Bleacher Report’s NBA insider Eric Pincus expects the Cleveland Cavaliers to wait on a long-term extension for former first-round pick Isaac Okoro.
Pincus compared Okoro – who was the No. 5 overall pick in the 2020 NBA Draft – and his situation to that of Portland Trail Blazers forward Nassir Little.
“Little took a team-friendly deal because he hadn’t proved himself yet, but Portland still believed he was worth the investment (at the price),” Pincus wrote. “Do the Cavaliers feel the same with Okoro? Look for both sides to wait this one out.”
Okoro is entering the final season of his rookie deal in the 2023-24 campaign, and he will become a restricted free agent next offseason if the Cavs can’t agree to an extension with him by the deadline in late October.
During the 2022-23 season, Okoro averaged 6.4 points, 2.5 rebounds and 1.1 assists per game while shooting 49.4 percent from the field and 36.3 percent from beyond the arc. He shot his highest percentage of his career from beyond the arc, and he’s been one of Cleveland’s best wing defenders.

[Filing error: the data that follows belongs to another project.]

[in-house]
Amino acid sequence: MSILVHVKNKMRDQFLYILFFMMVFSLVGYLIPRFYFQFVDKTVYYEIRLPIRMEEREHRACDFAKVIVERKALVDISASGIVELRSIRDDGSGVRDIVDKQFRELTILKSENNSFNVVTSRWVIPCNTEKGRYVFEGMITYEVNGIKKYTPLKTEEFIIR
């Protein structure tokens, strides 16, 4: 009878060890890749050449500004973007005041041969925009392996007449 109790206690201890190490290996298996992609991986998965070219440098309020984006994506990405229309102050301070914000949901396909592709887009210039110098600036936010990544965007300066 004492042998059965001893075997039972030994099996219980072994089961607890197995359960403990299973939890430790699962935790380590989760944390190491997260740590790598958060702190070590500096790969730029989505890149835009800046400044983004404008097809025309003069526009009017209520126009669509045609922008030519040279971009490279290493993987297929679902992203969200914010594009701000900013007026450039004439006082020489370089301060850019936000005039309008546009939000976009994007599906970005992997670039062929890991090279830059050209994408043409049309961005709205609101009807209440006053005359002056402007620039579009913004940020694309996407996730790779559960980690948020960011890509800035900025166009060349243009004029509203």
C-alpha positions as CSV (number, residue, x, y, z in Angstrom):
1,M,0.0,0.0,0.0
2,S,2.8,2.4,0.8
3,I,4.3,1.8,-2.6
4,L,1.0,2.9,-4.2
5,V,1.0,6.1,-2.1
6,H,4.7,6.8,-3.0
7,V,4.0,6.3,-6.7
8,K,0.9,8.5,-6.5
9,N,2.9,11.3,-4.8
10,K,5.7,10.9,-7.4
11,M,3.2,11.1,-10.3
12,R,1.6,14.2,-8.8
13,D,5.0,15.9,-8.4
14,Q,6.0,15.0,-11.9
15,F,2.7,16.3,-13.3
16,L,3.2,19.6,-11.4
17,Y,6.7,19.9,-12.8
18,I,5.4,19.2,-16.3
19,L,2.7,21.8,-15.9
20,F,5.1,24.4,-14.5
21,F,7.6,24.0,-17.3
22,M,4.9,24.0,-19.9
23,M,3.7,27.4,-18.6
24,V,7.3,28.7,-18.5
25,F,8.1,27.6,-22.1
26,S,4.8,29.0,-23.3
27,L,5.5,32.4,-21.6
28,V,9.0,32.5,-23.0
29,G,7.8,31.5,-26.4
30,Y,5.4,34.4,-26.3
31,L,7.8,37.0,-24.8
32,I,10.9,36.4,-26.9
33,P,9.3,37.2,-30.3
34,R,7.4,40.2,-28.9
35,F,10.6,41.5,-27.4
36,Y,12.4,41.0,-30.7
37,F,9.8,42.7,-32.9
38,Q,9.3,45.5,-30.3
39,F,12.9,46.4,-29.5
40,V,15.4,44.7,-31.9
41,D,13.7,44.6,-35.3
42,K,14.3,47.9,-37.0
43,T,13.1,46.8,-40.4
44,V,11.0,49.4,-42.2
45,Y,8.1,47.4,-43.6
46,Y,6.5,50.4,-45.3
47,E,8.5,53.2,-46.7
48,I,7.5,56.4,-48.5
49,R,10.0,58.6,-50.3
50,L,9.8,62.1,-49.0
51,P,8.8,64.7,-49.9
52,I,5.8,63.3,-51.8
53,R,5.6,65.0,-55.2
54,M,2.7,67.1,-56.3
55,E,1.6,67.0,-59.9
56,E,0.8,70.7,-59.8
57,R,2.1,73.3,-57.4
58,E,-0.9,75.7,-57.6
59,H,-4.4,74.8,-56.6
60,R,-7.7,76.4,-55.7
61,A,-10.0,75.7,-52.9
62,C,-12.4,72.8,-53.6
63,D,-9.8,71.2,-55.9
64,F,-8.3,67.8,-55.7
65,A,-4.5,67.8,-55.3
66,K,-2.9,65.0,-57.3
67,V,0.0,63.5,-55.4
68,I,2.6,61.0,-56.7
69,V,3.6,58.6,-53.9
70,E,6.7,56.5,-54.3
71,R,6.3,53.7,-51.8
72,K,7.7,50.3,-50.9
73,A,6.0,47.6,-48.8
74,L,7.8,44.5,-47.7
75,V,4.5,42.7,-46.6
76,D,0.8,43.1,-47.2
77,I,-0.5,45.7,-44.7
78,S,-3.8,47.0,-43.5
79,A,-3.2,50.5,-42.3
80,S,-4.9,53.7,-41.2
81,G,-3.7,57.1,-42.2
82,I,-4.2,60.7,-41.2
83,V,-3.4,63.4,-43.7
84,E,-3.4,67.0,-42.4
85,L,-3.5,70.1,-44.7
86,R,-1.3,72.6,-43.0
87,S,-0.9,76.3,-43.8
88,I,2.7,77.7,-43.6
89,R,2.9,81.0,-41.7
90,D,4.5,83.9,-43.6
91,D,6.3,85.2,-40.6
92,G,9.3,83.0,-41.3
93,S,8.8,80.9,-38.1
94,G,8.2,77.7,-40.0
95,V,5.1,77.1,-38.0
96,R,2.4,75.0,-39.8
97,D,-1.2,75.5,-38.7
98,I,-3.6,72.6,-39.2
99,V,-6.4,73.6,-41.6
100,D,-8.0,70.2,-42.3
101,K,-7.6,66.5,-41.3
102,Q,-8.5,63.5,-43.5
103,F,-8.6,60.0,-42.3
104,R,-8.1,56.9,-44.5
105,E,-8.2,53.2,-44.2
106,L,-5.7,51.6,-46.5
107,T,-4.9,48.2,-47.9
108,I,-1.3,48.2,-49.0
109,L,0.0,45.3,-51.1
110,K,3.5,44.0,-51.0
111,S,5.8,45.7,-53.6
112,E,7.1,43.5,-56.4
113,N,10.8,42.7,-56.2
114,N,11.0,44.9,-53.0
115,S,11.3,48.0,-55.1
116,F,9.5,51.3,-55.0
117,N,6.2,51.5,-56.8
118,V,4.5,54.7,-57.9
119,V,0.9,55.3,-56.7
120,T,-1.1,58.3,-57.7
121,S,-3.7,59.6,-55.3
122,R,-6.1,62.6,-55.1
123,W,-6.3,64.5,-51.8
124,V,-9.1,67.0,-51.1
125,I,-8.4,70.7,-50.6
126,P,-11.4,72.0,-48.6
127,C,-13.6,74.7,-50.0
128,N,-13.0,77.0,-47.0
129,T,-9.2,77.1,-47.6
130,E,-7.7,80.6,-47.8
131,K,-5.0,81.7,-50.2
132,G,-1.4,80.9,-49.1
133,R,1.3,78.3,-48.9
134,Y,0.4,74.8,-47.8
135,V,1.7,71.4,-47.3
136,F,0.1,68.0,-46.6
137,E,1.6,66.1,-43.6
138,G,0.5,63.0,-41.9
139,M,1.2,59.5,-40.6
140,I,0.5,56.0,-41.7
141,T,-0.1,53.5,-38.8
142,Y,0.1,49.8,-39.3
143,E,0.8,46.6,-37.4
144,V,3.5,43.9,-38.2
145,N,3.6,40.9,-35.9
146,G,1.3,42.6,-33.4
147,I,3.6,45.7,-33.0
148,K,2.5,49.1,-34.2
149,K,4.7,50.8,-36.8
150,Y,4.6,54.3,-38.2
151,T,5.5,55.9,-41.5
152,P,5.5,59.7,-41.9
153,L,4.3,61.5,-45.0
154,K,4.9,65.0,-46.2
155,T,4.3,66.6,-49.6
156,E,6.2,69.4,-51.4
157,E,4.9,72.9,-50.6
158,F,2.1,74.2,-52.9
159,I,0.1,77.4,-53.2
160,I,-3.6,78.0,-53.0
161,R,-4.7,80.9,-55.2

However, the Cavs added sharpshooter Max Strus this offseason in a sign-and-trade with the Miami Heat. They also added a solid shooting forward in Georges Niang in free agency and re-signed wing Caris LeVert.
It’s possible that those moves cut into Okoro’s playing time, even though Cedi Osman and Lamar Stevens (two other wings) were shipped out of Cleveland in the deal for Strus.
Okoro should still have a role in the rotation, but the Cavs have to be careful about how much money they are willing to pay him after giving deals to LeVert, Strus and Niang.
The team still has to worry about an extension for star forward Evan Mobley down the line, and Cleveland may not want to commit too much financially to a player like Okoro who could be replaced in the rotation with another wing.
In the playoffs last season, Okoro was removed from the starting lineup and only played 15.0 minutes per game in the series against the New York Knicks. He shot just 30.8 percent from deep in the series, which was a reason why Cleveland opted for other options on the wing in the playoffs.
Okoro can still be an effective player for the Cavs, but the team may not want to commit to him long term unless it is on a team-friendly deal.